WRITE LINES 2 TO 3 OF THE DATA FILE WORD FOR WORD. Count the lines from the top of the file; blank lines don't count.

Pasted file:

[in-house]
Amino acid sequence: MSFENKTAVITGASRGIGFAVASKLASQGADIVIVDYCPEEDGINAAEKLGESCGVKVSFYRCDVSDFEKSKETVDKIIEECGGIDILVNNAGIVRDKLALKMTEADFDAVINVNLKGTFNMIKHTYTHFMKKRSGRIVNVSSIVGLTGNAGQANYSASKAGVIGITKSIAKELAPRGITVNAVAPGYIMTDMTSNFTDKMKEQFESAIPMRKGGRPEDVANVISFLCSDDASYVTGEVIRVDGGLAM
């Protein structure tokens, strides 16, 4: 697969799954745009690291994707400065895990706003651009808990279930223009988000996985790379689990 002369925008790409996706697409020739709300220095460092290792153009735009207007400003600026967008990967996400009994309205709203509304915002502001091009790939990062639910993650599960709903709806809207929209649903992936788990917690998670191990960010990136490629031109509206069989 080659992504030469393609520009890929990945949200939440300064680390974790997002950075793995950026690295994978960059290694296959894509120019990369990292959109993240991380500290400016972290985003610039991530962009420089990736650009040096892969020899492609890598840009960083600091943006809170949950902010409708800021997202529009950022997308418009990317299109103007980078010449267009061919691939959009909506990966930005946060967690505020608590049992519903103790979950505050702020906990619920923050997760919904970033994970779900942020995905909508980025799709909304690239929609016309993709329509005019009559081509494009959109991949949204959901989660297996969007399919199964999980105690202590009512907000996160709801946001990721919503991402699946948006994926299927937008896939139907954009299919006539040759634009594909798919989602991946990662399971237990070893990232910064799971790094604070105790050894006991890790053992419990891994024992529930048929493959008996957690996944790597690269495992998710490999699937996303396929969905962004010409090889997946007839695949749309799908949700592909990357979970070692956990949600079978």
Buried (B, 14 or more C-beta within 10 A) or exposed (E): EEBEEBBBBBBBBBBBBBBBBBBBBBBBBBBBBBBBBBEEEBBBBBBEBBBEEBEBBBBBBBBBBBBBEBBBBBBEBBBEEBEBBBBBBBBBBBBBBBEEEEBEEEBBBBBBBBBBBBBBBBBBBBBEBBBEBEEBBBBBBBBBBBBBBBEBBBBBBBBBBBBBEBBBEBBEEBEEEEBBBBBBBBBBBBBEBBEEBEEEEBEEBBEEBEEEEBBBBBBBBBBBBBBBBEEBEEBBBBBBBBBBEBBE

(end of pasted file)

Amino acid sequence: MSFENKTAVITGASRGIGFAVASKLASQGADIVIVDYCPEEDGINAAEKLGESCGVKVSFYRCDVSDFEKSKETVDKIIEECGGIDILVNNAGIVRDKLALKMTEADFDAVINVNLKGTFNMIKHTYTHFMKKRSGRIVNVSSIVGLTGNAGQANYSASKAGVIGITKSIAKELAPRGITVNAVAPGYIMTDMTSNFTDKMKEQFESAIPMRKGGRPEDVANVISFLCSDDASYVTGEVIRVDGGLAM
């Protein structure tokens, strides 16, 4: 697969799954745009690291994707400065895990706003651009808990279930223009988000996985790379689990 002369925008790409996706697409020739709300220095460092290792153009735009207007400003600026967008990967996400009994309205709203509304915002502001091009790939990062639910993650599960709903709806809207929209649903992936788990917690998670191990960010990136490629031109509206069989 080659992504030469393609520009890929990945949200939440300064680390974790997002950075793995950026690295994978960059290694296959894509120019990369990292959109993240991380500290400016972290985003610039991530962009420089990736650009040096892969020899492609890598840009960083600091943006809170949950902010409708800021997202529009950022997308418009990317299109103007980078010449267009061919691939959009909506990966930005946060967690505020608590049992519903103790979950505050702020906990619920923050997760919904970033994970779900942020995905909508980025799709909304690239929609016309993709329509005019009559081509494009959109991949949204959901989660297996969007399919199964999980105690202590009512907000996160709801946001990721919503991402699946948006994926299927937008896939139907954009299919006539040759634009594909798919989602991946990662399971237990070893990232910064799971790094604070105790050894006991890790053992419990891994024992529930048929493959008996957690996944790597690269495992998710490999699937996303396929969905962004010409090889997946007839695949749309799908949700592909990357979970070692956990949600079978």